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Looking for a recipe for cherry wine. Enough for fifteen gallons. You say not to use any water and to use syrup to raise the SG. But with no water and only cherries, you will need to wait for them to expel the juices first right? Unless you use a juicer.

Ok - That's a lot of cherries.
 

pgentile

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Here is my recipe from last summer:

34 lbs pitted dark sweet cherries(lost 2 lbs to stems and pits)
64 oz sour cherry concentrate
6 lbs sugar to SG 1.090
Water to 6 gl volume
3 tsp pectic enzyme
6 tsp yeast nutrient
1.5 tsp tannin
6 tsp acid blend
Montrachet Yeast

Many people liked the wine. I have only 6 bottles left. But when I make again I will double the fruit to 70 lbs or more for 5-6 gallon batch. Decrease water and some sugar. Not so sure I would pit next time. Either that or more tannin.. For me it needed a little more depth and mouth feel.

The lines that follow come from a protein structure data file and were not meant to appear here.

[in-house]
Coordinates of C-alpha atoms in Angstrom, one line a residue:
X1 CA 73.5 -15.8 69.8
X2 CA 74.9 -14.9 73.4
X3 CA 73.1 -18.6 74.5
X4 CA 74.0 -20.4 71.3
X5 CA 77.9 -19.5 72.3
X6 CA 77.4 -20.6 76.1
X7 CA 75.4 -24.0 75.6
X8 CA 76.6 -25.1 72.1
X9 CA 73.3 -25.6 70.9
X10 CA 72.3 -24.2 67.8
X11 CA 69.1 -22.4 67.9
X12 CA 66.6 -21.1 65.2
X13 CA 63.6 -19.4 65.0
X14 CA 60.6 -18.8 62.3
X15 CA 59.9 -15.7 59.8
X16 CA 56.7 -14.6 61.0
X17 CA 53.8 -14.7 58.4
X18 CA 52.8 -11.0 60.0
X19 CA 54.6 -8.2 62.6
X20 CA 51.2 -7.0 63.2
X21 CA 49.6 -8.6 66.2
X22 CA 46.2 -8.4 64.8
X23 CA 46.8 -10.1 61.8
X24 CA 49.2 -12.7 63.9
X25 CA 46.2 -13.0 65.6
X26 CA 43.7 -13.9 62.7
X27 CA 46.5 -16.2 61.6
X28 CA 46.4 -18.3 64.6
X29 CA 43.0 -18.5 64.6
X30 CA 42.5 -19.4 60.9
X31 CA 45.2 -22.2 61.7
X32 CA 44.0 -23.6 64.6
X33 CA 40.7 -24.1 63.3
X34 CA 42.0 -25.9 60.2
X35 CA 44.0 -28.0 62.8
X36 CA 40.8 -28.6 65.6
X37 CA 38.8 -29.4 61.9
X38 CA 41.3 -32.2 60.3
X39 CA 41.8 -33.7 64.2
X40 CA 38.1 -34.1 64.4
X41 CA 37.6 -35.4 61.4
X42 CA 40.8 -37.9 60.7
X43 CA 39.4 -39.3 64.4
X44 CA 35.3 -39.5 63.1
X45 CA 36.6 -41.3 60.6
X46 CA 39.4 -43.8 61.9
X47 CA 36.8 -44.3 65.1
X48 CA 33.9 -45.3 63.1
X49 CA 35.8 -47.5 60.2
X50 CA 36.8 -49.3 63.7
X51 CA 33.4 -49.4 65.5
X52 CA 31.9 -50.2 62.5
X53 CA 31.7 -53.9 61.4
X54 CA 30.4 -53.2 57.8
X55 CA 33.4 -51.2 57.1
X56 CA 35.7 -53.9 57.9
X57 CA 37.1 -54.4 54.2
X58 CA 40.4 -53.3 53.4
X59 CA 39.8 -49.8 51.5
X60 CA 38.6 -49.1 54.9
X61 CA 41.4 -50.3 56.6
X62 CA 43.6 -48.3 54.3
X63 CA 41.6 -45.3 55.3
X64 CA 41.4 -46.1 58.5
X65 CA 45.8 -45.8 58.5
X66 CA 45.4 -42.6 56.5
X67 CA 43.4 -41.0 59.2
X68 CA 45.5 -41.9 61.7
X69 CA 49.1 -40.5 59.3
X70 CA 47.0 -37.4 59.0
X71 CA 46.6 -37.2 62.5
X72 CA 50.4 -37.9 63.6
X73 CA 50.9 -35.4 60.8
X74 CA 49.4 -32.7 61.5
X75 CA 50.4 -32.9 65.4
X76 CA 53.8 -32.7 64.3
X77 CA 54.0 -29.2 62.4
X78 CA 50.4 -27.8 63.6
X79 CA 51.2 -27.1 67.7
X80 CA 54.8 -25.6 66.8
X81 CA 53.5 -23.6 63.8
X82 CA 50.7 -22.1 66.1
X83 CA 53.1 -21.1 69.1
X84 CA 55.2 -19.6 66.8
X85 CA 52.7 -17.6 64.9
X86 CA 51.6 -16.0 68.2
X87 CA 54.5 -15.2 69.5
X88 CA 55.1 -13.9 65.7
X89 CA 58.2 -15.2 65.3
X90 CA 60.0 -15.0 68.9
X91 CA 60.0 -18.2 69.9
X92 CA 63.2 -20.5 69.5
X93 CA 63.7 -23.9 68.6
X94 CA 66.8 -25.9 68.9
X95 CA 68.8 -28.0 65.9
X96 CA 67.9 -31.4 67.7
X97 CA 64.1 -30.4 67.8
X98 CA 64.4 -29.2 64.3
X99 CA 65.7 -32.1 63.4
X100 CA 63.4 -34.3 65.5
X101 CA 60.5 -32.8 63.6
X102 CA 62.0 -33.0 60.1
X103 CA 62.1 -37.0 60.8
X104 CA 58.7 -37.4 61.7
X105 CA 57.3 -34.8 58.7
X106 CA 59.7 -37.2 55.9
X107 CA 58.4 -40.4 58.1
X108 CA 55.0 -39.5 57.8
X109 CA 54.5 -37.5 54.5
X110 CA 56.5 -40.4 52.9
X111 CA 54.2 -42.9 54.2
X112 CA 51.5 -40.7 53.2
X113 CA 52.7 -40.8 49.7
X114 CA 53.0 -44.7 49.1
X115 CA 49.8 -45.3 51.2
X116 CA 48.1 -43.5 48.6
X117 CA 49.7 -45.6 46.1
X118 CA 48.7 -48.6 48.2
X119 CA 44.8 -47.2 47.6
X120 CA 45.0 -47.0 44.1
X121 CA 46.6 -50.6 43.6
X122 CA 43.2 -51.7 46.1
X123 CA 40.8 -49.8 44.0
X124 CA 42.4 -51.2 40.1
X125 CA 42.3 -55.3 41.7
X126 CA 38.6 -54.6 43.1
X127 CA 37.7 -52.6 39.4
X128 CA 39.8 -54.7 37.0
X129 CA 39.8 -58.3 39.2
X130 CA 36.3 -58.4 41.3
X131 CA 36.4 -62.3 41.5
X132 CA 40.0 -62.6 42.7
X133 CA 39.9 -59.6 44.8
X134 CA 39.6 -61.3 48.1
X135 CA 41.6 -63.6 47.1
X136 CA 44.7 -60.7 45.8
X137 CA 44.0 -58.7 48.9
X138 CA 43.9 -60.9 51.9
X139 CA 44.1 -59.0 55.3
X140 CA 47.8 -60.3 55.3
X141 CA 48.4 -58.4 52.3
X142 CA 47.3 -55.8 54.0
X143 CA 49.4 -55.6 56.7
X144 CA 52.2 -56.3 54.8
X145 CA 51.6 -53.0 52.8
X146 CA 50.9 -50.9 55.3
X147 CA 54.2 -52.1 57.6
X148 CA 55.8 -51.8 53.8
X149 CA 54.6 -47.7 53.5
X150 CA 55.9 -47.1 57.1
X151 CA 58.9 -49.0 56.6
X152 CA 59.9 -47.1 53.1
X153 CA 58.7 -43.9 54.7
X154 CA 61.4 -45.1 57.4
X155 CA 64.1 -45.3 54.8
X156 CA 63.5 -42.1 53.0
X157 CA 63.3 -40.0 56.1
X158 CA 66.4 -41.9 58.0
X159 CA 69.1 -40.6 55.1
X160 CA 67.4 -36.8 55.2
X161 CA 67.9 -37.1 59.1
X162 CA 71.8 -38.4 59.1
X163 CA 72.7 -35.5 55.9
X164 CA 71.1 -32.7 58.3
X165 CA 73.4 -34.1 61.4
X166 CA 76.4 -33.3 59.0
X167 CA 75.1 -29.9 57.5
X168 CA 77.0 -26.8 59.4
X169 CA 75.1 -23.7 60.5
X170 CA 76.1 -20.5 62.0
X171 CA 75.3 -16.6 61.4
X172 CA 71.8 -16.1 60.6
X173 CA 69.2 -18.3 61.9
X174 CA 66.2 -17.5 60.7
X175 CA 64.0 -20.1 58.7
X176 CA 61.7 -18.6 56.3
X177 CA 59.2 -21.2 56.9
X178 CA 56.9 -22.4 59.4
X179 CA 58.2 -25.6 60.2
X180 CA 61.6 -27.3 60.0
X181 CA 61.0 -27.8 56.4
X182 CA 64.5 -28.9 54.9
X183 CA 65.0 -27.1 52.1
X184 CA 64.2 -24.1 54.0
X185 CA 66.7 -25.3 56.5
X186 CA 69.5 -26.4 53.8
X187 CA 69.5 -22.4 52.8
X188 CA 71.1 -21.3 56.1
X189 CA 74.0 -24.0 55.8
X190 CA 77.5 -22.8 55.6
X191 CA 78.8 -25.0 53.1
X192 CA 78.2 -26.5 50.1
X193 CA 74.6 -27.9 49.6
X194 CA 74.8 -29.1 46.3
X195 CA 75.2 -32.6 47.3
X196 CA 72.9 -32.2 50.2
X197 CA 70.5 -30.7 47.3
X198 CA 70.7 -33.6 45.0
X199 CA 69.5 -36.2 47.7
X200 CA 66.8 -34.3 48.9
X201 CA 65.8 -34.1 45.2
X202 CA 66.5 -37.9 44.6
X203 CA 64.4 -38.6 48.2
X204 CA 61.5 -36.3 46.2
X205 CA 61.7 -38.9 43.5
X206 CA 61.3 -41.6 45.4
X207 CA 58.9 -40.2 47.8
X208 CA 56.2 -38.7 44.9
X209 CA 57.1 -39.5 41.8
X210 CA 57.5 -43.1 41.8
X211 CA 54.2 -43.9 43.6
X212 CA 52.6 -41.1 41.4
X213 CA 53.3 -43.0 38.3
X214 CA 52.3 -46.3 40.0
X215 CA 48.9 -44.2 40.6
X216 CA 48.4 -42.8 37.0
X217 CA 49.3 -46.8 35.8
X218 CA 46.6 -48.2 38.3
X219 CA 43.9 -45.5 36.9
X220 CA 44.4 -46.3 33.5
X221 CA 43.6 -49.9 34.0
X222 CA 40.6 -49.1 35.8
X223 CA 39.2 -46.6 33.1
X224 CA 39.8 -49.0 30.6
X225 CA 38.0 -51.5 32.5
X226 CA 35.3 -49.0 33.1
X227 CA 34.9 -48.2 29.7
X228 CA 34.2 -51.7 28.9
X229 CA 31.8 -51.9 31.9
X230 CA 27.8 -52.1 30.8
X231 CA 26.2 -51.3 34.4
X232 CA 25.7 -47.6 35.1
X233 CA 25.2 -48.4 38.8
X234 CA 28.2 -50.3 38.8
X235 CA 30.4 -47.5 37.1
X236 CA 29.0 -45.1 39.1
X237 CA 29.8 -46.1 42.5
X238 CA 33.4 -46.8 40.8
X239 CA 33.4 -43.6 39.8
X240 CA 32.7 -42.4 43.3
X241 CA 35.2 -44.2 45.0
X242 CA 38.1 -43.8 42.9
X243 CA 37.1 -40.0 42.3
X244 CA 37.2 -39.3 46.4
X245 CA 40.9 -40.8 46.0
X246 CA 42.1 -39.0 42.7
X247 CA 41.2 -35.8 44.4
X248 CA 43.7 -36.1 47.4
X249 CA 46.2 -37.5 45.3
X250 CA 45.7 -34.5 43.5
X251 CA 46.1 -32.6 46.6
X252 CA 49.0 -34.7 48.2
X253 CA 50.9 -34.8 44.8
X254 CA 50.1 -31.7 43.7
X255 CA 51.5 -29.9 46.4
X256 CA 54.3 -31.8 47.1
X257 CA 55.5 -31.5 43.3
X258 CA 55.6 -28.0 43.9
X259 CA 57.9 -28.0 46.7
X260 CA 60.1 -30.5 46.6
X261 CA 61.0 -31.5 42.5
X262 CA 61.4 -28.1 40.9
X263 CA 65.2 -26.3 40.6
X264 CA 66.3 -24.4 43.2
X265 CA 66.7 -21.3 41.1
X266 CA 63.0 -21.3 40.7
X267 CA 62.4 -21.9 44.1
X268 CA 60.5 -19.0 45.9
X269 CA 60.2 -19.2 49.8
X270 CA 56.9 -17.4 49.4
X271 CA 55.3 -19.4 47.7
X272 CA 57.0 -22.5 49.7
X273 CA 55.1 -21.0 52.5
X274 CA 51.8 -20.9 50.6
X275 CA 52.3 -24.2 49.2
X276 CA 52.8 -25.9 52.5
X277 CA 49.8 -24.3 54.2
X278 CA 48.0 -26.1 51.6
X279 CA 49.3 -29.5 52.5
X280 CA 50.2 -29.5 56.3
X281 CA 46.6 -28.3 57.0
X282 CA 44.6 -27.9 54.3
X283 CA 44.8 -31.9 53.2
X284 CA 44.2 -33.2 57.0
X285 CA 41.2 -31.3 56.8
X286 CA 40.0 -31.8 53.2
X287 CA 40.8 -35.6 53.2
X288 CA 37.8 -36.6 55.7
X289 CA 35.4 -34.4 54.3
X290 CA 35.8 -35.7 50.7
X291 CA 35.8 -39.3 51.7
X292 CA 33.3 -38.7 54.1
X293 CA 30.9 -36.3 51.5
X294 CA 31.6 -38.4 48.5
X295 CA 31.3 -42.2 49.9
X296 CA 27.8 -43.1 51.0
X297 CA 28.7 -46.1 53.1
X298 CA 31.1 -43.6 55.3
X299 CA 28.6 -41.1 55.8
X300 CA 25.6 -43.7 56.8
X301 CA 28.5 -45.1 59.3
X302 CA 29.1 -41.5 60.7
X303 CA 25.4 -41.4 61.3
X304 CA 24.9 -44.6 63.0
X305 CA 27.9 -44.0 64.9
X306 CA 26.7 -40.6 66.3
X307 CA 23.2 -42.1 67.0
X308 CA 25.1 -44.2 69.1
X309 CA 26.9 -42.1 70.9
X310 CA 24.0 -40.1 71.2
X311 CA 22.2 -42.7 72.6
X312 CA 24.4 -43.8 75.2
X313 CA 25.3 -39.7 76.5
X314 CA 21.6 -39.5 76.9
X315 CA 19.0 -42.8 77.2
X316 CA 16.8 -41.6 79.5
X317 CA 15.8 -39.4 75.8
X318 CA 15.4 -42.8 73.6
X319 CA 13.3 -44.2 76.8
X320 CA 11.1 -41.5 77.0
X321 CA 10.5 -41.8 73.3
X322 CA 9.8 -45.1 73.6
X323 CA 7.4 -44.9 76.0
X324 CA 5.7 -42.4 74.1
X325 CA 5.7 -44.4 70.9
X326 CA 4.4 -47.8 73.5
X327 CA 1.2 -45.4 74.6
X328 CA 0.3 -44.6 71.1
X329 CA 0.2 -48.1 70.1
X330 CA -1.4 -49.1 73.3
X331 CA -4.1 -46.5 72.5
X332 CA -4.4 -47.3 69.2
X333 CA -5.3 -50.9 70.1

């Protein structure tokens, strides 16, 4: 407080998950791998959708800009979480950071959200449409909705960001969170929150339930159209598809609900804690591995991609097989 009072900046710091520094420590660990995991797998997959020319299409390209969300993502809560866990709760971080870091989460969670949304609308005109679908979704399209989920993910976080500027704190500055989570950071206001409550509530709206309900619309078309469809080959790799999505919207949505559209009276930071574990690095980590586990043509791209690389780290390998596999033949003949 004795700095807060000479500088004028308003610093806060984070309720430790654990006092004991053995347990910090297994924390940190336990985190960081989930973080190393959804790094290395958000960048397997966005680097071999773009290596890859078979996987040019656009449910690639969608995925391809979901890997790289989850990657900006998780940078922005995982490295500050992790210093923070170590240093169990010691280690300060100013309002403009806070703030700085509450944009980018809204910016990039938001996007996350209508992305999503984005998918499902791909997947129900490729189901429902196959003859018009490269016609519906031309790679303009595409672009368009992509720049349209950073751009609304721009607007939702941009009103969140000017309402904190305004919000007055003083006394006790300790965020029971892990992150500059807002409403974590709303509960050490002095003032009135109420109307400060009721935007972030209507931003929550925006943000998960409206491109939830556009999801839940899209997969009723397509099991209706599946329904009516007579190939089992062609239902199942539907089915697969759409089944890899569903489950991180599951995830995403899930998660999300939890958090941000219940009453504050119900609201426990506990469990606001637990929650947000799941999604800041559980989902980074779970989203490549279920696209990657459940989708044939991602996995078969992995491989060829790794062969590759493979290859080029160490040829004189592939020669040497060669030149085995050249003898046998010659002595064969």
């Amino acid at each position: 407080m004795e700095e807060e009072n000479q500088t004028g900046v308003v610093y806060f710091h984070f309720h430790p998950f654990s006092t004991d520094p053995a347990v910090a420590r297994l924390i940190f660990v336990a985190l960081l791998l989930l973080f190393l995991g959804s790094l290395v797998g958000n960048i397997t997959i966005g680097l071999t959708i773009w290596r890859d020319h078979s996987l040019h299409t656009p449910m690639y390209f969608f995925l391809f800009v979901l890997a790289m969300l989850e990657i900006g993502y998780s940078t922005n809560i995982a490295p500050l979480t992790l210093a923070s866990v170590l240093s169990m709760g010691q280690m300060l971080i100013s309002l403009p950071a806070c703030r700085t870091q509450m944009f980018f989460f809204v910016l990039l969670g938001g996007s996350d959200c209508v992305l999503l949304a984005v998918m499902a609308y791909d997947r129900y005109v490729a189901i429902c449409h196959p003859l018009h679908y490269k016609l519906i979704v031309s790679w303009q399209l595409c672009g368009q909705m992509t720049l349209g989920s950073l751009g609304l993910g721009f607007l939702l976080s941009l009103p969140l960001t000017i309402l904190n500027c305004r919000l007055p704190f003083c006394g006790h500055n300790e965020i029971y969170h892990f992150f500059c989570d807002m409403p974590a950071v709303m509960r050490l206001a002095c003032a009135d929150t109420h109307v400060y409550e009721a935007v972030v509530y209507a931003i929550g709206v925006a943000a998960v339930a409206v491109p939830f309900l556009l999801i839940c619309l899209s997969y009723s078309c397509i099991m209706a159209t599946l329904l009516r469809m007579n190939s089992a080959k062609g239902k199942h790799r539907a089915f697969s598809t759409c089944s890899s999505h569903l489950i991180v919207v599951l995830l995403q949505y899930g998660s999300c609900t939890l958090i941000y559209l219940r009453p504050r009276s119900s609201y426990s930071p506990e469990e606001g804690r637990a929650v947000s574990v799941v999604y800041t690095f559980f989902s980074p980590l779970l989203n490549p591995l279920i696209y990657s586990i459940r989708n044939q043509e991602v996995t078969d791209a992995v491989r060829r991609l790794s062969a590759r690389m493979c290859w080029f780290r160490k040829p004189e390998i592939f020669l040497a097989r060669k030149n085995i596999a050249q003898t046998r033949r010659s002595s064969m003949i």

Oh and I did oak this for 3 months with med chips.
 

Chilkat

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Here is my recipe from last summer:

34 lbs pitted dark sweet cherries(lost 2 lbs to stems and pits)
64 oz sour cherry concentrate
6 lbs sugar to SG 1.090
Water to 6 gl volume
3 tsp pectic enzyme
6 tsp yeast nutrient
1.5 tsp tannin
6 tsp acid blend
Montrachet Yeast

Many people liked the wine. I have only 6 bottles left. But when I make again I will double the fruit to 70 lbs or more for 5-6 gallon batch. Decrease water and some sugar. Not so sure I would pit next time. Either that or more tannin.. For me it needed a little more depth and mouth feel.

Oh and I did oak this for 3 months with med chips.
What's mouth feel? I've heard this about mead. Is that the heaviness of it? Tannins?